Just 10,000 Hours

I just finished reading (listening) to a book for work called Scrum. Scrum is about how some companies (organizations, people, whatever) are more successful than others and how they achieve that. It goes through your typical “extremes,” removing titles, more transparency, sharing of knowledge, etc. But the one part I found most interesting was the concept of teams doing sprints to achieve parts of the whole and offering a corresponding incentives to do so, allowing them to basically dominate deadlines and come in months earlier with a better product.

During these mini-sprints, you set a goal, divide that goal into parts (maybe monthly), divide it even further into sub-parts (maybe weekly), and again into super subparts (yep I made that word up but you see where I’m going here), and then go forth and conquer. I thought about how I could perhaps take that knowledge to work towards that ever lofty goal of becoming a better rider than I was yesterday, and I came up with an idea.

I was sitting on a flight, bored after finishing Denny Emerson’s How Good Riders Get Good: Daily Choices That Lead to Success in Any Equestrian Sport, which basically told me I should never have children, marry/date/settle down, or work outside of the horse industry if I hope to be a “great” rider, when in the middle of the book he quoted another favorite of mine, Outliers: The Story of Success.

According to Outliers (which is another great book EVERYONE should read, but perhaps not the most motivating when you soon learn that some people were just born into the perfect situation to become masters of their trade), in order to become an expert in anything, you need to put at least 10,000 hours of practice into it. 

Doesn’t sound like a lot, until you realize what that really means.

Let’s play with math:

365 days in a year, 24 hours in a day, max 12 hours of work a day realistically.

If you rode 365 days straight for 12 hours a day, 365*12= 4,380 hours

If you were to do that for 2 years and a little over 3 months straight, you’d hit 10,000 hours. But I don’t know many people who can 1) afford that, 2) that means no holidays, vacations, life outside of the barn because you become a barn hermit, 3) do that without getting injured or sick and needing to rehab or take time off.

More math:

I’ve been riding for almost 20 years. Between camps, working student gigs, horse sitting, schooling other people’s horses, lessons, homework rides, playing around on trail rides, horse shows, etc. I’d average that over that period I’ve conservatively done about 3 hours a week of riding.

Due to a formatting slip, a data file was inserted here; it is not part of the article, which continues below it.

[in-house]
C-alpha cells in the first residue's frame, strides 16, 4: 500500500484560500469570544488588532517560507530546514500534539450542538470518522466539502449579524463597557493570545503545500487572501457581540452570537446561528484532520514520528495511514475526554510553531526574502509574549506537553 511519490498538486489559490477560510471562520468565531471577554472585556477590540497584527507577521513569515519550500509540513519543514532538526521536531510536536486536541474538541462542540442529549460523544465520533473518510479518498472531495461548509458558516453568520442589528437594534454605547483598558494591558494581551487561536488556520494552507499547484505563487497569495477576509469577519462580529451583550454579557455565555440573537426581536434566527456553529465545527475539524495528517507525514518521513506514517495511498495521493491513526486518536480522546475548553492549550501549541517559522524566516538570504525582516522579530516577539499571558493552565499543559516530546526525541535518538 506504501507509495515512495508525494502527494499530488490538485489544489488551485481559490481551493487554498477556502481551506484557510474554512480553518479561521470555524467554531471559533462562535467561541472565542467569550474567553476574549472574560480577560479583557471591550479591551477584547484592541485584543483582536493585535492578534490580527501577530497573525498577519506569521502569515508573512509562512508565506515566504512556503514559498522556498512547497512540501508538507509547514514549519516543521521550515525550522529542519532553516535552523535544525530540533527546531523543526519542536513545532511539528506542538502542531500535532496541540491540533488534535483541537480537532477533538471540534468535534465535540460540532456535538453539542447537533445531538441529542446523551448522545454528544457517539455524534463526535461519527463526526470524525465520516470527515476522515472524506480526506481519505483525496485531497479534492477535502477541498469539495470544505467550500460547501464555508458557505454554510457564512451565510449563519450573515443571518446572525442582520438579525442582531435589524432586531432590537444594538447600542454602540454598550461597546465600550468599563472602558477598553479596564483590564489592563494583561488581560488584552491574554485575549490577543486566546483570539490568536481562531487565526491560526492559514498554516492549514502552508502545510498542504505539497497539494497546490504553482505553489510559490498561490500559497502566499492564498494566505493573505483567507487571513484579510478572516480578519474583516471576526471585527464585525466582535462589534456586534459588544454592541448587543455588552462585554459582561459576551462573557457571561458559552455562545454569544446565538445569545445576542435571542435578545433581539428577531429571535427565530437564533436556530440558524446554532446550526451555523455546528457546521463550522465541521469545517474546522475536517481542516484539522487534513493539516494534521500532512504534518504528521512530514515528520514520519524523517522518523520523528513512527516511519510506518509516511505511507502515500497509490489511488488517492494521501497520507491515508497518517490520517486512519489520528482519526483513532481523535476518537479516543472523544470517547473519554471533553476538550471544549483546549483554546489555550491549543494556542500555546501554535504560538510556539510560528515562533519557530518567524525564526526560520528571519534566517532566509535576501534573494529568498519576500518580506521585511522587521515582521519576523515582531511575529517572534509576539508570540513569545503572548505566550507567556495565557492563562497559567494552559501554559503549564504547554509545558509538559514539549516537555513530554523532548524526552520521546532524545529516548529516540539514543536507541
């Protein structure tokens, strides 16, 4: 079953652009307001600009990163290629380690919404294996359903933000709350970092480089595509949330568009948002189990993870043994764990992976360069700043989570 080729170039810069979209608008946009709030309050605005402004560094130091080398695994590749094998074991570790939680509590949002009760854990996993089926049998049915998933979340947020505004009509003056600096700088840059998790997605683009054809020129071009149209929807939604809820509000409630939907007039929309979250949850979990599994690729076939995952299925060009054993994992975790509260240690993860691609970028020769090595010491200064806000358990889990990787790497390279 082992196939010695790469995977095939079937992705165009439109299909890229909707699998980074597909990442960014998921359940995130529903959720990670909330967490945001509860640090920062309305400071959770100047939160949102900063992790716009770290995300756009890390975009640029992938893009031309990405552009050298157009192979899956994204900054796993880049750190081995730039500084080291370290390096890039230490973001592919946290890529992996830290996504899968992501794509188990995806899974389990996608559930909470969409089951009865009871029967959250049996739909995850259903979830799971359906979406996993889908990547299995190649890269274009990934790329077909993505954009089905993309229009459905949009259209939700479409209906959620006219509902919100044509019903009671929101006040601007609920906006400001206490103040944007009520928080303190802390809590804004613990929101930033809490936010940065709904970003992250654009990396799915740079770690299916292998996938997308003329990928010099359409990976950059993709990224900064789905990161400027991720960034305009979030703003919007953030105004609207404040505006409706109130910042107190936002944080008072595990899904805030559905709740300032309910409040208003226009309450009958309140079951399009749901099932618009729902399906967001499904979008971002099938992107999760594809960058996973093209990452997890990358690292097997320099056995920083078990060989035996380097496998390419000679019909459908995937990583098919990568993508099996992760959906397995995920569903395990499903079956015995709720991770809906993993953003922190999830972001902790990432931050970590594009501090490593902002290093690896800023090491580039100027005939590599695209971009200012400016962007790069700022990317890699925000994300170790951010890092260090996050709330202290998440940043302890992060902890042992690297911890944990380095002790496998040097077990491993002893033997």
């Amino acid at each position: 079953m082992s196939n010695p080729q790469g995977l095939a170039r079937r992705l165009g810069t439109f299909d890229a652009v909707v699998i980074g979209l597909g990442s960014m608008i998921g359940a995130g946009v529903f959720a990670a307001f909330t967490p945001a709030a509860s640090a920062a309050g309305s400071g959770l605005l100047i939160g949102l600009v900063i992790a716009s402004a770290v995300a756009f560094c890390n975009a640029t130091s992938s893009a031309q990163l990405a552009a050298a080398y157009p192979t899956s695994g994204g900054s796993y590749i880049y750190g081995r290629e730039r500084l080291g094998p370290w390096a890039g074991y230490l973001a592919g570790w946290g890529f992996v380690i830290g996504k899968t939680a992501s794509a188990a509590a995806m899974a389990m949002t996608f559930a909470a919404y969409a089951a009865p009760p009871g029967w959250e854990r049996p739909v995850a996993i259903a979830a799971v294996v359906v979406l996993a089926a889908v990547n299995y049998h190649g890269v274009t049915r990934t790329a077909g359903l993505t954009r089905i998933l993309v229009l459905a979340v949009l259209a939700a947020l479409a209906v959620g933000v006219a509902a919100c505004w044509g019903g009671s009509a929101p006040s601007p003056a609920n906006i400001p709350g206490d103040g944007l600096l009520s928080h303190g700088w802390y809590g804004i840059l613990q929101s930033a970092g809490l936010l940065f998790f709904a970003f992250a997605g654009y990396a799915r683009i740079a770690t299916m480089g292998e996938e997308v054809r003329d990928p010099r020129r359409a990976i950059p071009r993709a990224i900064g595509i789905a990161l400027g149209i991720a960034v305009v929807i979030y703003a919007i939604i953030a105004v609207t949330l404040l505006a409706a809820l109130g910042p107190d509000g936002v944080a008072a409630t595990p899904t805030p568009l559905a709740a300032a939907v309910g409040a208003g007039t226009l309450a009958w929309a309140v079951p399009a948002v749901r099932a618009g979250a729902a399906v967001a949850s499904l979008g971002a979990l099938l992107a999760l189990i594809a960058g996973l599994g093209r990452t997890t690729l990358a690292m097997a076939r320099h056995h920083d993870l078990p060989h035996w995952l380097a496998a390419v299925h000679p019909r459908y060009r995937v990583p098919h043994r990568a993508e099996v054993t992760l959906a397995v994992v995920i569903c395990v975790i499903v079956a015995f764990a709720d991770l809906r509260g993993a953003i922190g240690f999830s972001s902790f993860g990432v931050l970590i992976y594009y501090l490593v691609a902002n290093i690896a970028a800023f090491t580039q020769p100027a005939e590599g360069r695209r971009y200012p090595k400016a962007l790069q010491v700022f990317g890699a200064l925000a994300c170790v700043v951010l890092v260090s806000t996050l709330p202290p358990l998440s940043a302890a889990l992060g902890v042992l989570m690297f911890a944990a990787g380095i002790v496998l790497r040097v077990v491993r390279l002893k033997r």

3 hours * 50 weeks (I vacation) * 20 years = 3,000 hours.

Dear God I have a ways to go.

So with all of this in mind, I decided to do a sprint! I talked to my instructor, and asked if I could school horses for 4 hours every Sunday from October-December (excluding Christmas). With an hour lesson each week, that’s 5 hours of riding a week for 3 months.

12 weeks * 5 hours = 60 hours

If my schedule can handle this for the long term, and I can continue this pace for a mere 28 more years, I can hit 10,000 hours by the time I’m 56. Much better than 74, which is what I’d hit if I kept up with the 3 hours a week average. So I’d still have 20 or so years (fingers crossed) of good riding time, and who knows what I will have accomplished by then!

Plus I’ll be schooling different horses, which Denny always talks about being so important to becoming a better, well-rounded rider (OK I get it, Denny…), so let’s see what they can show and teach me.

It’s definitely a long term goal, and I’m sure there will be times where I have to adjust those hours (some weeks more, some weeks less), but hey, might as well give it a shot!

I’m very excited for this sprint, and I’ll be tracking my progress as well to see how my position improves (or not), how my training techniques improve (or not), and basically what changes you see in 12 weeks.

Wish me luck!

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5 comments

  1. WOW! That’s some serious math! I’ve just done mine. I came back to riding ( rode from 6 to 19 and then did not ride until I was 50). so I ride 5 days a week for an hour each ride. .Leaving out what riding I did as a kid for the current 16 years that’s 4160 hours. Well…. I’m already 67 so I think I will not make the 10,000 hours required. Ah well…..c’est la vie. But thanks for posting this anyway. Interesting!

    Liked by 1 person

  2. This is one of my coach’s favorite reminders whenever I get down on myself for my lack of speedy progress. She also . likes to compare actual riding hours per month or year to real world equivalents – like if you started a new career tomorrow no one would expect you to be at senior management after being there 250 hours or the equivalent of 3 months out of the year. Like you, I’m taking on some more rides to hopefully get there quicker! Good luck, can’t wait to read about your results!

    Liked by 1 person

  3. That is definitely an interesting way of looking at it. I calculated my hours when I read Outliers a couple years ago and felt pretty impressed with the numbers I had clocked. It might do it again see where I stand now!

    Liked by 1 person

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